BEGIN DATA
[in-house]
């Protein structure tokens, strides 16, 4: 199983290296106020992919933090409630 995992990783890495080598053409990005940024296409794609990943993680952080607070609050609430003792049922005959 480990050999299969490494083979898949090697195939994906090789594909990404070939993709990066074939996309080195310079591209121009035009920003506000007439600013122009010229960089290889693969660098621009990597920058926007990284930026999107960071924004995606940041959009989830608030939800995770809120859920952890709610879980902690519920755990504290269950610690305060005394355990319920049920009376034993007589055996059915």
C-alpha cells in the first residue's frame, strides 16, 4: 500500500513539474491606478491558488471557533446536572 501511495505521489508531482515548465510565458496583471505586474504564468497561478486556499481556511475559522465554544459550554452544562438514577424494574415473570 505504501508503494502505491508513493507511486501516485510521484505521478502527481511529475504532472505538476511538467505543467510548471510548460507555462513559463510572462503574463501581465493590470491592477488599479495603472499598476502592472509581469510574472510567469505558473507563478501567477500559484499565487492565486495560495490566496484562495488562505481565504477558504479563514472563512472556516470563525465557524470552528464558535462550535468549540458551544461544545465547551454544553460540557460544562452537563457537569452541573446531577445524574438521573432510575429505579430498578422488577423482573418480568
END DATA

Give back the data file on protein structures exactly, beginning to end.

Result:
[in-house]
């Protein structure tokens, strides 16, 4: 199983290296106020992919933090409630 995992990783890495080598053409990005940024296409794609990943993680952080607070609050609430003792049922005959 480990050999299969490494083979898949090697195939994906090789594909990404070939993709990066074939996309080195310079591209121009035009920003506000007439600013122009010229960089290889693969660098621009990597920058926007990284930026999107960071924004995606940041959009989830608030939800995770809120859920952890709610879980902690519920755990504290269950610690305060005394355990319920049920009376034993007589055996059915």
C-alpha cells in the first residue's frame, strides 16, 4: 500500500513539474491606478491558488471557533446536572 501511495505521489508531482515548465510565458496583471505586474504564468497561478486556499481556511475559522465554544459550554452544562438514577424494574415473570 505504501508503494502505491508513493507511486501516485510521484505521478502527481511529475504532472505538476511538467505543467510548471510548460507555462513559463510572462503574463501581465493590470491592477488599479495603472499598476502592472509581469510574472510567469505558473507563478501567477500559484499565487492565486495560495490566496484562495488562505481565504477558504479563514472563512472556516470563525465557524470552528464558535462550535468549540458551544461544545465547551454544553460540557460544562452537563457537569452541573446531577445524574438521573432510575429505579430498578422488577423482573418480568